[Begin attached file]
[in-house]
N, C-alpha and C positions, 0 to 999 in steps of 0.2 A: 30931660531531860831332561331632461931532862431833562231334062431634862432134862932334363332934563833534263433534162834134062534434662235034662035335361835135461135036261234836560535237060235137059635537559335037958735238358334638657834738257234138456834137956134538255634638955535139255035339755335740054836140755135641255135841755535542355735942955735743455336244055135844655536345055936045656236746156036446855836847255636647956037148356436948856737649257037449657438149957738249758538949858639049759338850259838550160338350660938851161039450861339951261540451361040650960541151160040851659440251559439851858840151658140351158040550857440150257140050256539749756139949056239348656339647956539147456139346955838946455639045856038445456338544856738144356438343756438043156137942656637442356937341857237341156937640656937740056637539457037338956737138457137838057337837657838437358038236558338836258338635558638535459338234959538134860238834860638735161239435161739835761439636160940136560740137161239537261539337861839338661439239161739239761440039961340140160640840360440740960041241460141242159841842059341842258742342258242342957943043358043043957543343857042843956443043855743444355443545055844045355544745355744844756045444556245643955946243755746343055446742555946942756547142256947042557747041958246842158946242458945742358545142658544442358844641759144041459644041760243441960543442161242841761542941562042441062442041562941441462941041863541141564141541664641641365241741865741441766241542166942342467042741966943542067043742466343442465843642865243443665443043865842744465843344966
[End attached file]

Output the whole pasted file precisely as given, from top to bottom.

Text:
[in-house]
N, C-alpha and C positions, 0 to 999 in steps of 0.2 A: 30931660531531860831332561331632461931532862431833562231334062431634862432134862932334363332934563833534263433534162834134062534434662235034662035335361835135461135036261234836560535237060235137059635537559335037958735238358334638657834738257234138456834137956134538255634638955535139255035339755335740054836140755135641255135841755535542355735942955735743455336244055135844655536345055936045656236746156036446855836847255636647956037148356436948856737649257037449657438149957738249758538949858639049759338850259838550160338350660938851161039450861339951261540451361040650960541151160040851659440251559439851858840151658140351158040550857440150257140050256539749756139949056239348656339647956539147456139346955838946455639045856038445456338544856738144356438343756438043156137942656637442356937341857237341156937640656937740056637539457037338956737138457137838057337837657838437358038236558338836258338635558638535459338234959538134860238834860638735161239435161739835761439636160940136560740137161239537261539337861839338661439239161739239761440039961340140160640840360440740960041241460141242159841842059341842258742342258242342957943043358043043957543343857042843956443043855743444355443545055844045355544745355744844756045444556245643955946243755746343055446742555946942756547142256947042557747041958246842158946242458945742358545142658544442358844641759144041459644041760243441960543442161242841761542941562042441062442041562941441462941041863541141564141541664641641365241741865741441766241542166942342467042741966943542067043742466343442465843642865243443665443043865842744465843344966